By Elvira M. Jukic
The leader of the Serb-dominated entity in Bosnia marked the 17th anniversary of the Dayton Accords by urging Bosnia’s transformation into confederation of three units, including a new entity for Croats.
Milorad Dodik, president of Republika Srpska, the mainly Serbian entity in Bosnia, said the Dayton Accords of November 21, 1995 marked the moment when a ‘”bloody civil war ended” and when “the Republika Srpska was confirmed as an international subject”.
In a statement published on Wednesday, Dodik advocated respect for the Dayton Accords and the Bosnian constitution, blaming most of Bosnia’s current instability on the Office of the High Representative, OHR.
Dodik recalled Bosnia as a country of three constituent peoples, which was formed in Dayton and had not existed before.
“Bosnia and Herzegovina is a state union made in Dayton and prior to that, there did not exist any country of Bosnia within its current borders,” Dodik’s text read.
He maintained that the Republika Srpska had obained international recognition as a subject, since it signed the annexes to the peace agreement.
He described the pre-war centralized system Bosnia, when it was part of Yugoslavia, as unbearable, adding that radical decentralization had been needed even then.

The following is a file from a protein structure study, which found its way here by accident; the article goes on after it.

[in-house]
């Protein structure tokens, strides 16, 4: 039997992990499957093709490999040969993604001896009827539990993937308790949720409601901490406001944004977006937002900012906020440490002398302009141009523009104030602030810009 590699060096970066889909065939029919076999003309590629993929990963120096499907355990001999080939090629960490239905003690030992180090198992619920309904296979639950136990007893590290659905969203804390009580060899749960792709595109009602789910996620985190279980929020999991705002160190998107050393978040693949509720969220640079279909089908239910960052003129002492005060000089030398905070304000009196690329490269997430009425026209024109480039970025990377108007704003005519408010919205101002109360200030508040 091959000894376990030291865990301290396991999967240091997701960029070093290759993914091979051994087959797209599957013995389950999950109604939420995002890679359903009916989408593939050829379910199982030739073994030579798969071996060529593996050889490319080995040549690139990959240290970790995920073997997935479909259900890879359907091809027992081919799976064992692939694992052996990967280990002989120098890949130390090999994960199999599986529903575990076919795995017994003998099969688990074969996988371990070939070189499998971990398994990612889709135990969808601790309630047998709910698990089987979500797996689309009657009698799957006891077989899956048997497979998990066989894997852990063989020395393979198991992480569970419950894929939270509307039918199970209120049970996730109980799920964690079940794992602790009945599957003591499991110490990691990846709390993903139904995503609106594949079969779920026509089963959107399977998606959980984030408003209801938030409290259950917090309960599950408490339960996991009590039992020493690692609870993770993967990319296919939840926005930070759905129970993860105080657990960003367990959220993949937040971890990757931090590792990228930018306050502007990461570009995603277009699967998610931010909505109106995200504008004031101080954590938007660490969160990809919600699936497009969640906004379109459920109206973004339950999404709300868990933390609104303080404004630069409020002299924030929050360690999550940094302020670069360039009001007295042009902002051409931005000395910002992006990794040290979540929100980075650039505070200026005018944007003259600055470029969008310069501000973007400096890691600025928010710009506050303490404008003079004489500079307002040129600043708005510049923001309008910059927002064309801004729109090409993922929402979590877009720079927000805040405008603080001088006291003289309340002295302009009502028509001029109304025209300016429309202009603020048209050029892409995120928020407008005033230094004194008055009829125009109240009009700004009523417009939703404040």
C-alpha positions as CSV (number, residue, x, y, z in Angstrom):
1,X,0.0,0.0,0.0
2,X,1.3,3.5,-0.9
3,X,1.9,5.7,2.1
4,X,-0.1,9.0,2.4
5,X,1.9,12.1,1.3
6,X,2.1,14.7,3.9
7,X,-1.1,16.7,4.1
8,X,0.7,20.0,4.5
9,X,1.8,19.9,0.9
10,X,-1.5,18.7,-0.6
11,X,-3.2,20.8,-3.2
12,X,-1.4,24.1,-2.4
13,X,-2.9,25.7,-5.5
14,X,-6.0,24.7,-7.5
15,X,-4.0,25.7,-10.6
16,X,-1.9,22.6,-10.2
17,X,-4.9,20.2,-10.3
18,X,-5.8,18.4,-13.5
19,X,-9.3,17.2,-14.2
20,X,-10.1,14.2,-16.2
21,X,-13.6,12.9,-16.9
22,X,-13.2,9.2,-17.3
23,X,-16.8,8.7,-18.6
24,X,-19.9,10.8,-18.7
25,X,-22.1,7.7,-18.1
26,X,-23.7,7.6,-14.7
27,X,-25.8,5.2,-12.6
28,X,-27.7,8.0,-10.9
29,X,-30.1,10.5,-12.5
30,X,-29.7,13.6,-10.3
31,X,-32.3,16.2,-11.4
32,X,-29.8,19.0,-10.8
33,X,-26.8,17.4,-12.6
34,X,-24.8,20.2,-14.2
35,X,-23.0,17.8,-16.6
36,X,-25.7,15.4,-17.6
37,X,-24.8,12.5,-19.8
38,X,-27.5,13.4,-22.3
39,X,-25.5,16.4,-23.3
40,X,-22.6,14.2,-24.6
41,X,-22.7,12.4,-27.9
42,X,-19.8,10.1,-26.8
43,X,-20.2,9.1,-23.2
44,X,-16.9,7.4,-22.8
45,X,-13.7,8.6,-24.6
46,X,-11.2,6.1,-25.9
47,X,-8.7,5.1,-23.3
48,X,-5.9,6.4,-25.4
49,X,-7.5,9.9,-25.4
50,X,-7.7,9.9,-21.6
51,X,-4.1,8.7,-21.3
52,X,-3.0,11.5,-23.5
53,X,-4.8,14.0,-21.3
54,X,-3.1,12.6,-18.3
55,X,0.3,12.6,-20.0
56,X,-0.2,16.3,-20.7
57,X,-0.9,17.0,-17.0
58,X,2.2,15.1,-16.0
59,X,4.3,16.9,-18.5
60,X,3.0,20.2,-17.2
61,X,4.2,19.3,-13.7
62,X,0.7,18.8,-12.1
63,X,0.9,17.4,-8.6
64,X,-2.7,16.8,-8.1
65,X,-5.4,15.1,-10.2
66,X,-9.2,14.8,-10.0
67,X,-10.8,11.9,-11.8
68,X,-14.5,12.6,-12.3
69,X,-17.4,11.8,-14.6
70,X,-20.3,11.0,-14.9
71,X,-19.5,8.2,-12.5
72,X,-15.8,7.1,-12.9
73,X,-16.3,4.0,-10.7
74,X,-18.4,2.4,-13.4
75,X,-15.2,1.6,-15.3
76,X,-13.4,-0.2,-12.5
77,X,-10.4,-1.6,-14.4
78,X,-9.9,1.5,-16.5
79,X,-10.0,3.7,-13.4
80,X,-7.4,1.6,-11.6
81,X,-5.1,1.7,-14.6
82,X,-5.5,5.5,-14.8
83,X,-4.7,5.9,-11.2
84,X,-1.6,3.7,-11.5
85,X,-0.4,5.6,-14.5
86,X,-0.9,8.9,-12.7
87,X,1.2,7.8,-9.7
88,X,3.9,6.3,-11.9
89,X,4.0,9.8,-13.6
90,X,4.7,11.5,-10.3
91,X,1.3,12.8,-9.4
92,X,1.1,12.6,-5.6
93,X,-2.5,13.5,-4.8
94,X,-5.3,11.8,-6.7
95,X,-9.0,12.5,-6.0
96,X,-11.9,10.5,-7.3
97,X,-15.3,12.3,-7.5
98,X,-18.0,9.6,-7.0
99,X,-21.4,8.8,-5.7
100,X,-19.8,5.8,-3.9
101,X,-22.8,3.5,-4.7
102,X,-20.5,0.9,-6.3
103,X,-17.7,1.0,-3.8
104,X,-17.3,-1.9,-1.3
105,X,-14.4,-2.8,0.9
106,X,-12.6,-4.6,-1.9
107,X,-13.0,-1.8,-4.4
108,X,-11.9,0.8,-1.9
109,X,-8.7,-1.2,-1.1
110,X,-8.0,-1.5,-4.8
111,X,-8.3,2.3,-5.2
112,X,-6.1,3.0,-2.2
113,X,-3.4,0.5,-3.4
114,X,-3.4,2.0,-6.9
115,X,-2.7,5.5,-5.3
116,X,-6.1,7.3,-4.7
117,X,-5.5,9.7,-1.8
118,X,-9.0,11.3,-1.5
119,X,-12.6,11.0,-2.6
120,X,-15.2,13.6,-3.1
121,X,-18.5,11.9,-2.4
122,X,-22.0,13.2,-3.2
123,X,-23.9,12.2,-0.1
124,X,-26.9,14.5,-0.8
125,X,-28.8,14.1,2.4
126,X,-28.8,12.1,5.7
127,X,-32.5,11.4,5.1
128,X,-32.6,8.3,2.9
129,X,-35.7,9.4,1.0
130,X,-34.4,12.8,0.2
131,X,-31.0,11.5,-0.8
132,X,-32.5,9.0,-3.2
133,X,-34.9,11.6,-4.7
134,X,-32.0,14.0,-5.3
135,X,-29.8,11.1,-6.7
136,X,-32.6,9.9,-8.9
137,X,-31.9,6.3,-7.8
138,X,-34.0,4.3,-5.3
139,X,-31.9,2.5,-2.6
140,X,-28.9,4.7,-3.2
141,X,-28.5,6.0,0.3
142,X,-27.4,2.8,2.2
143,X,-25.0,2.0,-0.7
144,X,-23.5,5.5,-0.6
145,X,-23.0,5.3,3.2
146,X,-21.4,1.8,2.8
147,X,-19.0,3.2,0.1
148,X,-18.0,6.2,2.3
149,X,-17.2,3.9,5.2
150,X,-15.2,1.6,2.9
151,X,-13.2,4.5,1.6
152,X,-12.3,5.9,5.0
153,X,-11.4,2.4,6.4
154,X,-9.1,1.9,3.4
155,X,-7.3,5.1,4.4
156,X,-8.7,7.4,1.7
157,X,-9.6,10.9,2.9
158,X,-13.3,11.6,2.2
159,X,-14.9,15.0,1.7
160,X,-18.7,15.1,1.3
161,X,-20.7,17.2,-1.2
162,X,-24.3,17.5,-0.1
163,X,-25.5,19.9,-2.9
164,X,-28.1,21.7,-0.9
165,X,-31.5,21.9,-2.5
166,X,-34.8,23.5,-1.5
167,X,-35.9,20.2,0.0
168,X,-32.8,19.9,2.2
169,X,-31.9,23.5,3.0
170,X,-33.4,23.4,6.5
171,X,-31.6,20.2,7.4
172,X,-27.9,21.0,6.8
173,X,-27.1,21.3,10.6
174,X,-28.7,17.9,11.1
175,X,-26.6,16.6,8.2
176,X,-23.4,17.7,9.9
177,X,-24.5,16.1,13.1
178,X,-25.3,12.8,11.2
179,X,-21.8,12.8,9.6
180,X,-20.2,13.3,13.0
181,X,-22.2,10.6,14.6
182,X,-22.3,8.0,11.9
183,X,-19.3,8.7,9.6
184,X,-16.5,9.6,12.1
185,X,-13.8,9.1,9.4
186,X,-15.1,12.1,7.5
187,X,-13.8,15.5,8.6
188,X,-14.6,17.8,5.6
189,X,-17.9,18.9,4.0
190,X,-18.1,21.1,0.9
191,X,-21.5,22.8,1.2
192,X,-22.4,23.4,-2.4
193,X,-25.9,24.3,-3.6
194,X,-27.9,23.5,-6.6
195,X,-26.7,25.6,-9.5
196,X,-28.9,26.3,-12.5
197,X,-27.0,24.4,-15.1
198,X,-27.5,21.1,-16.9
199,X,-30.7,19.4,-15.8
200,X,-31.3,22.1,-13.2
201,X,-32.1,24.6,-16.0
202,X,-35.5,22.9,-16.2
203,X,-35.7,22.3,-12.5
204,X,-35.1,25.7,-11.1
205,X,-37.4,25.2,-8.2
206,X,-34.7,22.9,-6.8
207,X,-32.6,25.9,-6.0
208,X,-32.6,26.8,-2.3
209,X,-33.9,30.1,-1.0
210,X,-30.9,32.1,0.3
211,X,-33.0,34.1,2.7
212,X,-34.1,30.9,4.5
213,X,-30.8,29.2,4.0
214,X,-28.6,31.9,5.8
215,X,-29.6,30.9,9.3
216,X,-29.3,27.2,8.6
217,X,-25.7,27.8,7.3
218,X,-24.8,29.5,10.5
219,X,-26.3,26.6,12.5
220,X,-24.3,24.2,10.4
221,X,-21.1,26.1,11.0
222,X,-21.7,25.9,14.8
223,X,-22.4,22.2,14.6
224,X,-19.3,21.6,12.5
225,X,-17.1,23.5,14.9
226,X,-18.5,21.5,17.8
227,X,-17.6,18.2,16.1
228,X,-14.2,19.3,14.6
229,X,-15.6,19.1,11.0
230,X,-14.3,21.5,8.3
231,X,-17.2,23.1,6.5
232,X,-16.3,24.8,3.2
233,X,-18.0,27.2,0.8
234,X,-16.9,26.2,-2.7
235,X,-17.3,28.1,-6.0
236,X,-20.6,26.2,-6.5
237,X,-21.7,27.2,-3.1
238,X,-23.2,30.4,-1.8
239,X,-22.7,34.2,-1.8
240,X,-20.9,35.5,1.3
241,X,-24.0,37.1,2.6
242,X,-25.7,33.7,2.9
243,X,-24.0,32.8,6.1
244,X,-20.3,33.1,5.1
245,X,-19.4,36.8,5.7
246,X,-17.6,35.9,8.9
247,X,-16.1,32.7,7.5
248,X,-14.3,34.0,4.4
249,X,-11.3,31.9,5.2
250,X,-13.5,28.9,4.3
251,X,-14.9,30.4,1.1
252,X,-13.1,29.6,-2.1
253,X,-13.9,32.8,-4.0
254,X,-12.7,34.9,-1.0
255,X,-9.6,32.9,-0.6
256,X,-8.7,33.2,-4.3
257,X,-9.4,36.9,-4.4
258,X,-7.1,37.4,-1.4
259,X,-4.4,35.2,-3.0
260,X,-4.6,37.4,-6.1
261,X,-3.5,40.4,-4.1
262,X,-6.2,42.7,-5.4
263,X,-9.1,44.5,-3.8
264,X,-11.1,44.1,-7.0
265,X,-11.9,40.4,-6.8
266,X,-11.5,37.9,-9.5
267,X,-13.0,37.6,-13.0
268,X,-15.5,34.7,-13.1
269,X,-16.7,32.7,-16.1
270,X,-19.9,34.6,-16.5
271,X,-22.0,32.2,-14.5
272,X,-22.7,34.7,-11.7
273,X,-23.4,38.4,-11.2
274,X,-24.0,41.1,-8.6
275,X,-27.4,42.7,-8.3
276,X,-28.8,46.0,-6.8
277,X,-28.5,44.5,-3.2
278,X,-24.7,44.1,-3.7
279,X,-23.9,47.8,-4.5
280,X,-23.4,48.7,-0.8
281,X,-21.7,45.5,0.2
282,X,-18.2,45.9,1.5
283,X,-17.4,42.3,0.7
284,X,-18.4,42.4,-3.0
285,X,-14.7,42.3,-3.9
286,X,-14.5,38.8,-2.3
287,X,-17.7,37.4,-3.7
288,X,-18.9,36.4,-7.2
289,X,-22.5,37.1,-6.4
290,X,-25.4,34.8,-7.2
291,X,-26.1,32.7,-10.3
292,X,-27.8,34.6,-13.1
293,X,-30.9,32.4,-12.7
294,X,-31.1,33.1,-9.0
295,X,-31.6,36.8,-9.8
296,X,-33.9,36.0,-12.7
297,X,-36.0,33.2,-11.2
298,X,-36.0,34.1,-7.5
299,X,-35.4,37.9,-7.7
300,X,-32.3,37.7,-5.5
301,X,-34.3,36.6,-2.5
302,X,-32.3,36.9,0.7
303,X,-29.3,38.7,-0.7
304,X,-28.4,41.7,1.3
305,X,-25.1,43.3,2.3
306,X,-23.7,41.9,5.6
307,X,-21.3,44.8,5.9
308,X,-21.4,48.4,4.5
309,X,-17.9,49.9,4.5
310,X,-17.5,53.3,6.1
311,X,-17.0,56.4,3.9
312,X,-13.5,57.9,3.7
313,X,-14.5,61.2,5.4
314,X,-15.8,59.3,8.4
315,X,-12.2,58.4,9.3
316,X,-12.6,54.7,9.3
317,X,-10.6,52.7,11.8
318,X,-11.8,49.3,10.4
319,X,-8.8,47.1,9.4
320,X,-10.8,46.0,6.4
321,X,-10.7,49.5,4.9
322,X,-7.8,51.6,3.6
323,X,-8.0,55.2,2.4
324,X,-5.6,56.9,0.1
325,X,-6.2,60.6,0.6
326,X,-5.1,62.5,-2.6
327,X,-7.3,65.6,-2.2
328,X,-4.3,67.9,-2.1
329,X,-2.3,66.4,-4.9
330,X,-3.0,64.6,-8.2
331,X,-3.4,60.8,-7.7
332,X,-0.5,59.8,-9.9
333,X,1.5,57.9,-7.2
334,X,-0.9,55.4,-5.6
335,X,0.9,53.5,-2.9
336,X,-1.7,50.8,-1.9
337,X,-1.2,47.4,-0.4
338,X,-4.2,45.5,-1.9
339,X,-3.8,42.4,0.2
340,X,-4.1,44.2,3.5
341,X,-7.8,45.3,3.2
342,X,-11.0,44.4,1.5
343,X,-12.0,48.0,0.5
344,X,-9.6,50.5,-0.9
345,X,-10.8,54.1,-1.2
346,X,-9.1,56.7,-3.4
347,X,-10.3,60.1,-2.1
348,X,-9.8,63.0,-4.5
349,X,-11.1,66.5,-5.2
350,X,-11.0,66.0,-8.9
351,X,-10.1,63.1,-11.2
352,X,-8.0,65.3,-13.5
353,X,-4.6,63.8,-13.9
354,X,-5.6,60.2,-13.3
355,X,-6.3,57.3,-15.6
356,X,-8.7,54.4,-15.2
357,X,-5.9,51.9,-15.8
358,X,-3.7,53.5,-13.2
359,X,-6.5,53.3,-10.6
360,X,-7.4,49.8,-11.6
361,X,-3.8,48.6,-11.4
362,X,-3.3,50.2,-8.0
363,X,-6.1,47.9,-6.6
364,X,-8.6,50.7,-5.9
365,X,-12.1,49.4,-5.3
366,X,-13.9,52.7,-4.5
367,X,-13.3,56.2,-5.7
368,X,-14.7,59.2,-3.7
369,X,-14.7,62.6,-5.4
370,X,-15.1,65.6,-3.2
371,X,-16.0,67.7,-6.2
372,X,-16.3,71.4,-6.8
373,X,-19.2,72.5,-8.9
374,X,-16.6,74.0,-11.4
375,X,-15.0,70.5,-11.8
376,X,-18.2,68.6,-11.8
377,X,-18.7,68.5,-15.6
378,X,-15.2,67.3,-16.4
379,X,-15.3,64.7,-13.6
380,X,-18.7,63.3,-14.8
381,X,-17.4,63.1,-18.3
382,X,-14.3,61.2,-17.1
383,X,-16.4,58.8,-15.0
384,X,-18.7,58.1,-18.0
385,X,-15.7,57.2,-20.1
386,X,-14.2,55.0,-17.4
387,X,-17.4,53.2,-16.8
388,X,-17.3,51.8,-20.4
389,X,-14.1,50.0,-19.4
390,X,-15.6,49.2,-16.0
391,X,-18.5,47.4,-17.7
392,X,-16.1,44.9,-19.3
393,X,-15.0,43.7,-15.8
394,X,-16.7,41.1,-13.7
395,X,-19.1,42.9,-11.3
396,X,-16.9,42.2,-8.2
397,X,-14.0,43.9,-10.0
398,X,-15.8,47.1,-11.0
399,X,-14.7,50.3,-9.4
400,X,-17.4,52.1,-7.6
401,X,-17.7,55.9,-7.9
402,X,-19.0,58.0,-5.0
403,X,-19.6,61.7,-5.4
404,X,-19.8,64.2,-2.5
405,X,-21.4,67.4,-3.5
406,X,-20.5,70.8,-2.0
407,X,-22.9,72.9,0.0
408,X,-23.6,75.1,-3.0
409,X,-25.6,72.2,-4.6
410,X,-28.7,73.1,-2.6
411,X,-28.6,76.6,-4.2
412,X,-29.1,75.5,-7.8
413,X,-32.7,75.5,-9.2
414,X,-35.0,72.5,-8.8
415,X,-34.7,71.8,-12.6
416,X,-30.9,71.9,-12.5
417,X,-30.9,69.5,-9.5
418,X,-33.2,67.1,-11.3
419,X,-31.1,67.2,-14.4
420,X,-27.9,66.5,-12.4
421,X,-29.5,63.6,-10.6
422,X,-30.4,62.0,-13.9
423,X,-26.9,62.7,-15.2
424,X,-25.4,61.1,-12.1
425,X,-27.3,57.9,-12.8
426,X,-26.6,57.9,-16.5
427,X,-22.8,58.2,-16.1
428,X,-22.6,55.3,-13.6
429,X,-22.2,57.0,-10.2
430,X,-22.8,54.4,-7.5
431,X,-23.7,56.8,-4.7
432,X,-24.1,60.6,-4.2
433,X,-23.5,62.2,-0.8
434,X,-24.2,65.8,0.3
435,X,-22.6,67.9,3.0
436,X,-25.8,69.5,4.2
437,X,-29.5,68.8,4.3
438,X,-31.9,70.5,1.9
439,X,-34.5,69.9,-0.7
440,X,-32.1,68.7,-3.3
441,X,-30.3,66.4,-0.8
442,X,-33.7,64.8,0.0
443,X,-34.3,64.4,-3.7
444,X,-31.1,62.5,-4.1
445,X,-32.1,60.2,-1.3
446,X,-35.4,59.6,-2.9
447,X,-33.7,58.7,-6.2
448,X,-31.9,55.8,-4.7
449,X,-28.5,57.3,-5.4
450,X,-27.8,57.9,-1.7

The solution for Bosnia’s future existence, he continued, was to solve the Croatian question through the creation of a third territorial unit within Bosnia, presumably out of the other entity, the Federation of Bosnia and Herzegovina.
“Only after constitutional changes in the Federation [entity], it is possible to change the state-level constitution, which will state the existence of three territorial units, making Bosnia a confederation,” Dodik added.
“If the three-ethnic territorial structure does not happen as a realistic solution, the agony of dissolution will continue,” Dodik said, “which will lead to a day when one can say Bosnia and Herzegovina no longer exists.”
The Dayton Peace Accords of November 21, 1995, ended the 1992-95 war in Bosnia and were agreed by Alija Izetbegovic, Slobodan Milosevic and Franjo Tudjman, presidents of Bosnia and Herzegovina, Yugoslavia [Serbia] and Croatia respectively.
The peace agreement was officially signed in Paris in December same year.